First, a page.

Find a Bird - BBA1
Breeding Bird Atlas 1 Species Accounts
April 22 to June 5
Number of Broods
one; may re-lay if first attempt fails.
Together with its close relative, the Downy Woodpecker, this species has an extensive range, occupying virtually all of forested North America south through the highlands of Central America to western Panama. It is everywhere less common than the Downy Woodpecker, but like the latter inhabits mainly deciduous forests and, in the Northeast, seems attracted to wet woodlands. The Hairy Woodpecker will also nest in more open situations such as orchards and shade trees. The species is found throughout the state, even breeding on parts of the Cape and Martha’s Vineyard, but not on Nantucket.
During the winter, the female hairy remains on or near the breeding territory while the male, distinguished by his red nape, may be more wide ranging. Pair formation often begins in late winter but becomes accelerated and most obvious in April, at which time vocalizations accompany much of the daily activity. The common call note, keek, is louder and sharper than the similar note of the Downy Woodpecker. Another call is a loud, prolonged rattle resembling that of the Belted Kingfisher, but it is of shorter duration and is usually preceded by a single introductory note.
As the time of breeding approaches, drumming becomes a familiar ritual. This is usually performed on a resonant dead branch or tree trunk, and the rolls are shorter and louder than those of the downy. A courting male may pursue a female from tree to tree. Both members of a pair dodge about the trunk and branches and engage in posturing together, frequently spreading the wings while holding the bill on an axis parallel with the body. These activities are accompanied by muted, flickerlike wicka calls.
Either live or dead trees are chosen for the nest hole, with excavation by both sexes taking up to three weeks if a live tree is selected. Twelve nests in southeastern Massachusetts were located as follows: 6 in dry upland woods, 2 in maple swamps, 3 in apple orchards, and 1 in a tree in a swampy meadow. Nest trees were maple (3), apple (3), chestnut (2), poplar (2), dead oak (1), and dead beech (1). The heights ranged from 5 to 30 feet above the ground (ACB). Forbush mentions a nest 12 feet up in a live oak. In southern Worcester County, 2 nests were found in live Red Maples in swamps, 1 in a poplar in young second-growth forest, and 1 in a dead branch of a Red Oak (Meservey). Typical nesting cavities are 10 to 15 inches deep and have a circular or slightly elongated entrance hole about 1.5 inches in diameter.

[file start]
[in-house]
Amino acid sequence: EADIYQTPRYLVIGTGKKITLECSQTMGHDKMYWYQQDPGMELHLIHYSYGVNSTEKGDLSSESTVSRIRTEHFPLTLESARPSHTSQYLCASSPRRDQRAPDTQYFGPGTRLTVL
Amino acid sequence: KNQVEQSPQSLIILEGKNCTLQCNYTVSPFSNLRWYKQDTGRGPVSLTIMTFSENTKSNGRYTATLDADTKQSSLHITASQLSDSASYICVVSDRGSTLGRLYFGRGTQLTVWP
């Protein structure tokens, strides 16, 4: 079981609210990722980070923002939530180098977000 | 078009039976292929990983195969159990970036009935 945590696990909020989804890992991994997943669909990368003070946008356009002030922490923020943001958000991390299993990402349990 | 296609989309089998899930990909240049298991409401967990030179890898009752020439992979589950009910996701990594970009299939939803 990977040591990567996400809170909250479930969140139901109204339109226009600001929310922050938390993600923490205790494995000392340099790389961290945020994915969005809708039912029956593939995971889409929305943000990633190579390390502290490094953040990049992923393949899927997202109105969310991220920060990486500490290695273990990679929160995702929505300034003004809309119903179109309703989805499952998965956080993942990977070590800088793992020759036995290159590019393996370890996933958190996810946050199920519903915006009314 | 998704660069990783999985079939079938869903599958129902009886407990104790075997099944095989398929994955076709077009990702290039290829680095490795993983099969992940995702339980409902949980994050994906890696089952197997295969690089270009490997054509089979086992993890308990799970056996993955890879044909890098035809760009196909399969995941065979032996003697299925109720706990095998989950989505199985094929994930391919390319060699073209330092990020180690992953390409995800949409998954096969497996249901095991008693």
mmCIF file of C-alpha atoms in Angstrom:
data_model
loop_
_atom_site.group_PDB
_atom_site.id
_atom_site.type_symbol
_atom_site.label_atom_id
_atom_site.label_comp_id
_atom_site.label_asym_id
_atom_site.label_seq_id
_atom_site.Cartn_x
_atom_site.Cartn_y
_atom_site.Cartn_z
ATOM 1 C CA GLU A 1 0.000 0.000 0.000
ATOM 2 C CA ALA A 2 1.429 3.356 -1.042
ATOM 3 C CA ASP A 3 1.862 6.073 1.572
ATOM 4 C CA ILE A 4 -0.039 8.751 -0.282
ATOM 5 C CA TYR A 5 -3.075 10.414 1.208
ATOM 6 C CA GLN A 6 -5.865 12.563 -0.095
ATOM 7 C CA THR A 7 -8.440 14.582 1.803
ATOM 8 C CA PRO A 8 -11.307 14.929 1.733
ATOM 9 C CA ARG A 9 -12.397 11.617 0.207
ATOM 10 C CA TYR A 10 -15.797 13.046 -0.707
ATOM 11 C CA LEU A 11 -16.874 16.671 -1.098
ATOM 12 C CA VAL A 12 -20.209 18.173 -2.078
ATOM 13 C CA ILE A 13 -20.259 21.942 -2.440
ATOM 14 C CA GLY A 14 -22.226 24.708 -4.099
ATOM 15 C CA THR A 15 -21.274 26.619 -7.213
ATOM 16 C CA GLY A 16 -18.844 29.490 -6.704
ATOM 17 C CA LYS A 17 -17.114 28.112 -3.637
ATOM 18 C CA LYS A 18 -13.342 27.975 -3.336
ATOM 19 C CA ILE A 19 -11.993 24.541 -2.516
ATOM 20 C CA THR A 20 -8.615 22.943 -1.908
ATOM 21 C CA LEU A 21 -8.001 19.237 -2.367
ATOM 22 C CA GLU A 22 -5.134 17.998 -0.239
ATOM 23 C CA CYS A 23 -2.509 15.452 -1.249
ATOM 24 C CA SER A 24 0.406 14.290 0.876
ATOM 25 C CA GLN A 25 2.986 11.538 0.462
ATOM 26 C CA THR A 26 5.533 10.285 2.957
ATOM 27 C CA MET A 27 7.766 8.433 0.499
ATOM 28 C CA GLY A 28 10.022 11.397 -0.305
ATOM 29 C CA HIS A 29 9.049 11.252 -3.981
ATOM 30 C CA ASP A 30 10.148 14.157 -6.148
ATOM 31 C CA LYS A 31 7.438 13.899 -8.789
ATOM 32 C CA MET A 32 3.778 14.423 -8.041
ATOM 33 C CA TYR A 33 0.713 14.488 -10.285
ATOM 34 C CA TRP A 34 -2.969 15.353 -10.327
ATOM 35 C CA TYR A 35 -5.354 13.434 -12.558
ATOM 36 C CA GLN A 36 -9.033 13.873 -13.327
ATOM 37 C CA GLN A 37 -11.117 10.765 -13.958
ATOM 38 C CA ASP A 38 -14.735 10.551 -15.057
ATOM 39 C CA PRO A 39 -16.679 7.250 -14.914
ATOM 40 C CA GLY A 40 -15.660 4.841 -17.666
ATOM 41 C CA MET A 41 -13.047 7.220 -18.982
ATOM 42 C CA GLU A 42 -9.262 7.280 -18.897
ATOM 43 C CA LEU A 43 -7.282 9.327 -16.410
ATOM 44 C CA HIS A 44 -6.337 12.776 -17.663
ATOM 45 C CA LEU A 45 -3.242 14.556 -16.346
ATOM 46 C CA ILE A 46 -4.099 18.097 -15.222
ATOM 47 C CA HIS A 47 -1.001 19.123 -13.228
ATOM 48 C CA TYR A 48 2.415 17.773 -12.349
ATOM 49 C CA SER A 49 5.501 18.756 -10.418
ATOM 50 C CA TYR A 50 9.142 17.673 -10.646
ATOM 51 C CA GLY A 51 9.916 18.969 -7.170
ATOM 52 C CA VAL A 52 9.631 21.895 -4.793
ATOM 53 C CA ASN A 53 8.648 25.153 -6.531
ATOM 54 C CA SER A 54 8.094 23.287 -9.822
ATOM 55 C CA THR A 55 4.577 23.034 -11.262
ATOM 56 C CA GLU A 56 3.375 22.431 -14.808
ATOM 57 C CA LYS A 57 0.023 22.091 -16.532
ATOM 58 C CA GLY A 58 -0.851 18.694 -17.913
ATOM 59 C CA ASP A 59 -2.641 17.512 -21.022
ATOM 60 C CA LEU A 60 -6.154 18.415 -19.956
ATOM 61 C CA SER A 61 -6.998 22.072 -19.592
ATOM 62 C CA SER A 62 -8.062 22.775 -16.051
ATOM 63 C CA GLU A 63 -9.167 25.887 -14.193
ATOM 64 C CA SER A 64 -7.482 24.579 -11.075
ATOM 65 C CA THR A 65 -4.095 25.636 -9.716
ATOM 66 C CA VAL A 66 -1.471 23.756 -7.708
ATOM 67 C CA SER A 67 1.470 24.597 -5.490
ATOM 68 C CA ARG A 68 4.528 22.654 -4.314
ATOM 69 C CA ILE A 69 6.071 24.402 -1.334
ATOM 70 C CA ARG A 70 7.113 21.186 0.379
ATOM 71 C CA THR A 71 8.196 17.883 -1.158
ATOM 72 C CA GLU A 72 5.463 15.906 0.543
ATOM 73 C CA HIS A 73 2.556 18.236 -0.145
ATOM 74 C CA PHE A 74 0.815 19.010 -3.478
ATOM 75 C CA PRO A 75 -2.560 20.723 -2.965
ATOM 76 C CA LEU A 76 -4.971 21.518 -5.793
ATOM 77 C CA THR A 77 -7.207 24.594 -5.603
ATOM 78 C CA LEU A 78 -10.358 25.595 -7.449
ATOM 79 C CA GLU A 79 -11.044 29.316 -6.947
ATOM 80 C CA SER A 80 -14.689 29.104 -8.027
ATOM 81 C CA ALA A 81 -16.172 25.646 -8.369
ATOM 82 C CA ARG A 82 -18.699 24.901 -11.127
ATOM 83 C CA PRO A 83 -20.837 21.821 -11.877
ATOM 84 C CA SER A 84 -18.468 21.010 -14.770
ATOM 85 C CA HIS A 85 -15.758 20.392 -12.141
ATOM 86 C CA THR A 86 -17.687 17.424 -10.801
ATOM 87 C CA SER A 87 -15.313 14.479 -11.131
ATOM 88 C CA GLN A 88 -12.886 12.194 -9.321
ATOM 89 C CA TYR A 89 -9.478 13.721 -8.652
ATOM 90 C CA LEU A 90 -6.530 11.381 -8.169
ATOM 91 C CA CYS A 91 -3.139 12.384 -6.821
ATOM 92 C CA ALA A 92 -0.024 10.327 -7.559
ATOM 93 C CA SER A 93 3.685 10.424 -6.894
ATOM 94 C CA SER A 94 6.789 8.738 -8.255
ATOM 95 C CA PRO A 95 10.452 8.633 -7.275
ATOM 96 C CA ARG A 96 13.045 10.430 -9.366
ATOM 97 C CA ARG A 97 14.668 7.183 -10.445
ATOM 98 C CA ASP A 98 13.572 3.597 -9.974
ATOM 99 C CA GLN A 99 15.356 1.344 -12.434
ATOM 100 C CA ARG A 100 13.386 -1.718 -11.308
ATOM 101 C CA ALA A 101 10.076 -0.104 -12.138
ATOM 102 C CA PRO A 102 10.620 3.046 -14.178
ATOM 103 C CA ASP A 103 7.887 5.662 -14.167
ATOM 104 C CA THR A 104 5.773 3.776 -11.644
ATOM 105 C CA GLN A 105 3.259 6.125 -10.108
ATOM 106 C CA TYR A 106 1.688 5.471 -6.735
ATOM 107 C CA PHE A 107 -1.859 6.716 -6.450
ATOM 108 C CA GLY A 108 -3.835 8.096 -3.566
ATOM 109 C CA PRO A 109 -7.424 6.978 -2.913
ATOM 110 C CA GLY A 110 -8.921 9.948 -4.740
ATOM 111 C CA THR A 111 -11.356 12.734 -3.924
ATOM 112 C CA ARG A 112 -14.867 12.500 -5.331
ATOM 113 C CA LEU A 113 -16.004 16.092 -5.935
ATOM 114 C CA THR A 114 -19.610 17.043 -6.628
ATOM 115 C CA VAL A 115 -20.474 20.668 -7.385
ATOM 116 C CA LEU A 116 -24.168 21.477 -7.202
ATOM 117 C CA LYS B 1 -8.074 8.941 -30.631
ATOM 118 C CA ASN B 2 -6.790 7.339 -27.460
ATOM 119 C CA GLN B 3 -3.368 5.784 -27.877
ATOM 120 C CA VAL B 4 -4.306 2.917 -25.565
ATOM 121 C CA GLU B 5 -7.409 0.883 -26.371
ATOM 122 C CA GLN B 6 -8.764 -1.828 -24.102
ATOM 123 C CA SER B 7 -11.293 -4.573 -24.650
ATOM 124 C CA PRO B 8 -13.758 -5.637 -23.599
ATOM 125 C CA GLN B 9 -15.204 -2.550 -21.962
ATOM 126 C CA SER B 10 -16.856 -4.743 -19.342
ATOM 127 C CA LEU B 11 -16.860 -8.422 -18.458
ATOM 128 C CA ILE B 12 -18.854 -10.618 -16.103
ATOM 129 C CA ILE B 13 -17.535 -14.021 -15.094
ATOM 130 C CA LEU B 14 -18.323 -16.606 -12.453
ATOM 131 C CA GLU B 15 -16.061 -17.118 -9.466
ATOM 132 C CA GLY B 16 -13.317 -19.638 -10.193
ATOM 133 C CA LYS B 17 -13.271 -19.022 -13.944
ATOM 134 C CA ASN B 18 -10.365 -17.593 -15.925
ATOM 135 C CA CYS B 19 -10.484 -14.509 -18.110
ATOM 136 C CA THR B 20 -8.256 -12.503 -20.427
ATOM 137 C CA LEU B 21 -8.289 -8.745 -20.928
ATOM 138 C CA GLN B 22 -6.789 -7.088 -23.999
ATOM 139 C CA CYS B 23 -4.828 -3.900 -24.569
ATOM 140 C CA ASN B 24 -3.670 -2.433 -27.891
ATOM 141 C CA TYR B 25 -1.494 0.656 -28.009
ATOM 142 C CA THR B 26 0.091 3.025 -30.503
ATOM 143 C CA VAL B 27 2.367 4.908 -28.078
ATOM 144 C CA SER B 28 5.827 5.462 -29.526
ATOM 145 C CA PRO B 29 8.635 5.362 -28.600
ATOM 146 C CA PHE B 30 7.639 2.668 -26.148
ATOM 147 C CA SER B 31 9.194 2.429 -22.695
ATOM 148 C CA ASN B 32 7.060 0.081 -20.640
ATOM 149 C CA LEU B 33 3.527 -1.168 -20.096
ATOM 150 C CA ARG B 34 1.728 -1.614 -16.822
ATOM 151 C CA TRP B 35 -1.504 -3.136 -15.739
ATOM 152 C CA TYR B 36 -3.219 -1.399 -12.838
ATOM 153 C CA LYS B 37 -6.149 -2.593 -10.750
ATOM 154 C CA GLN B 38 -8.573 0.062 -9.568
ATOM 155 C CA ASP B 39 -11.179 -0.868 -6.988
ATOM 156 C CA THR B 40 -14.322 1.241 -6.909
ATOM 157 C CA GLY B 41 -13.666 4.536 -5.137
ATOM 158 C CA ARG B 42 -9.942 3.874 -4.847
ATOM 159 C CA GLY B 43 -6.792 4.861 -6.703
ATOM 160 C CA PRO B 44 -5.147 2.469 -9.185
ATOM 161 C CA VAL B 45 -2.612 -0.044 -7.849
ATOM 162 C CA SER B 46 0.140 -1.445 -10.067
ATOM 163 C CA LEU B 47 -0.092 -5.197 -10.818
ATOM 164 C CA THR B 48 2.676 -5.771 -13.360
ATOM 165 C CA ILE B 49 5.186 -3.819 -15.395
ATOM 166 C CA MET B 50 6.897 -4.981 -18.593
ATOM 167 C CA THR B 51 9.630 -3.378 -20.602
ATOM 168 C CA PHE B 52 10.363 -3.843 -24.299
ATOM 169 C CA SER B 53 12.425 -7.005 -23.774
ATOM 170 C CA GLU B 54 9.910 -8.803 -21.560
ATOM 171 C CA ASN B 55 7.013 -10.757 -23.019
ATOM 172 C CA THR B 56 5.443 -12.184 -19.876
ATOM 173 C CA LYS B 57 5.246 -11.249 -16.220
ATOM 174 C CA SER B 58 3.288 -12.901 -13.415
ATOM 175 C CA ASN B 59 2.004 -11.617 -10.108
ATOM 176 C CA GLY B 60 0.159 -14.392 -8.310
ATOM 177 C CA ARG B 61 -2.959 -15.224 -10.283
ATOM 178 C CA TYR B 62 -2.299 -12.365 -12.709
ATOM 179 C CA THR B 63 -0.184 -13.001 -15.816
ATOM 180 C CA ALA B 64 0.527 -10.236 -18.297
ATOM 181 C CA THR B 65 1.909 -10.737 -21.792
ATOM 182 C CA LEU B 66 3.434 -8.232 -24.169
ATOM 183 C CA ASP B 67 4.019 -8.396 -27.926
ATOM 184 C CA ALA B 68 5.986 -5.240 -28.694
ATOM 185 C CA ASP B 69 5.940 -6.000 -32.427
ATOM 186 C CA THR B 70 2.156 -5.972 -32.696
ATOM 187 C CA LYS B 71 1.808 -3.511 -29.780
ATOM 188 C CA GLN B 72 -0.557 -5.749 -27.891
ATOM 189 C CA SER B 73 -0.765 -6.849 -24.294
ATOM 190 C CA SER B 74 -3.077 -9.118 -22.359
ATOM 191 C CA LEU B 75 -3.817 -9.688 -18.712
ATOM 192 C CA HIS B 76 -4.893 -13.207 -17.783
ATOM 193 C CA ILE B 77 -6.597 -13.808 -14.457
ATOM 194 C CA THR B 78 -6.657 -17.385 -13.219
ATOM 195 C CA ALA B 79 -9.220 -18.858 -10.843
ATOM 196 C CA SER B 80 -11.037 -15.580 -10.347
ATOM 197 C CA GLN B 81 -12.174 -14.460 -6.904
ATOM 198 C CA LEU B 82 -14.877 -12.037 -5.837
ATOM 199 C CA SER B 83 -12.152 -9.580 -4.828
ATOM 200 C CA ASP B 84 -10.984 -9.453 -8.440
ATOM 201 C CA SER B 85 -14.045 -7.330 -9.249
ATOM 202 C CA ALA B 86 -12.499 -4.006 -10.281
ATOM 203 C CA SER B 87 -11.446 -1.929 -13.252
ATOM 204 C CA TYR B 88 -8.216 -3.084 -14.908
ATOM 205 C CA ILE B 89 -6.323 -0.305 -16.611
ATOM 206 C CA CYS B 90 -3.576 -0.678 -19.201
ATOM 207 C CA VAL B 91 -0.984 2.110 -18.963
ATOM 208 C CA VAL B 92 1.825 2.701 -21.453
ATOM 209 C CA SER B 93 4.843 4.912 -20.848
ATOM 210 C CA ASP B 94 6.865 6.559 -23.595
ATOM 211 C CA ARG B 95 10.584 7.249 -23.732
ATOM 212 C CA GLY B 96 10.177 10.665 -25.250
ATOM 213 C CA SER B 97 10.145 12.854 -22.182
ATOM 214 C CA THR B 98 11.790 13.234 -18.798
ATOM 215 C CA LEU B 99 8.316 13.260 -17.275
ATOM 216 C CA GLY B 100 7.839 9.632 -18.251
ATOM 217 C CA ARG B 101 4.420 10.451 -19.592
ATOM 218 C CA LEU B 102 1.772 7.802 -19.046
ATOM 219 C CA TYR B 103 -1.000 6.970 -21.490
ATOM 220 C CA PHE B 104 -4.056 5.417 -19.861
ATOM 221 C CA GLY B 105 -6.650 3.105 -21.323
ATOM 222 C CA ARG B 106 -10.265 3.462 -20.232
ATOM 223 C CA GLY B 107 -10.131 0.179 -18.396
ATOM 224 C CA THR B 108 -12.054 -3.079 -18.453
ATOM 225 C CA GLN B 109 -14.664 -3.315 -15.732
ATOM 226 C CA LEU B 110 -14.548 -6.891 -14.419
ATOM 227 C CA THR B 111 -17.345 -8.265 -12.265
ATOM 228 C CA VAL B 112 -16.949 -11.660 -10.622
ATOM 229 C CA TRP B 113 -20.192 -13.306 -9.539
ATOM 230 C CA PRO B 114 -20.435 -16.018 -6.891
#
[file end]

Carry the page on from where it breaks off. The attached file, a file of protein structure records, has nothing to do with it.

The three to six (average four) white eggs are laid on a bed of wood chips at the bottom of the cavity. The clutch sizes for 6 Massachusetts nests were as follows: two eggs (1 nest), four eggs (5 nests) (DKW). Incubation, by both sexes during the day and the male at night, lasts about 12 days. During the early nestling stage, the young are fed by regurgitation, but later whole grubs or beetles may be brought by the adults. In Massachusetts, nestlings are generally reported in May and June. Before they fledge, the nestlings begin to climb to the entrance hole, where they greet their parents with a noisy, purring, food-begging call. The young leave the nest 27 to 30 days after hatching. At one Massachusetts nest, at least one youngster fledged on June 3 (CNR). Fledglings resemble adults, but males have red, pinkish, or rarely yellowish crowns. These disappear with a molt in late summer, at which time the adults also renew their plumage. There is only one brood a year, but a pair may renest after an unsuccessful attempt.
Juveniles receive some food from the adults until they are 44 days old. The late date for an immature accompanying an adult to a suet feeder is July 21 (Ober), but the birds may roam through the woods in a loose family group until late August. Insects make up the bulk of the diet, with some seeds and fruits also taken. Individuals of both sexes excavate one or more roosting holes.
The Hairy Woodpecker is a year-round resident, but there is a dispersal of some young birds each fall, and in occasional years adults as well as young emigrate out of Massachusetts. During the fall and winter, these woodpeckers are encountered frequently in towns and backyards. American Elms inflicted with Dutch Elm Disease are favored feeding sites during the winter months.
Map Legend and Data Summary
Atlas 1 data collected from 1975-1979
Note: uncommon in mature deciduous wet woodlands; much scarcer on the Cape and Martha‘s Vineyard
Richard A. Forster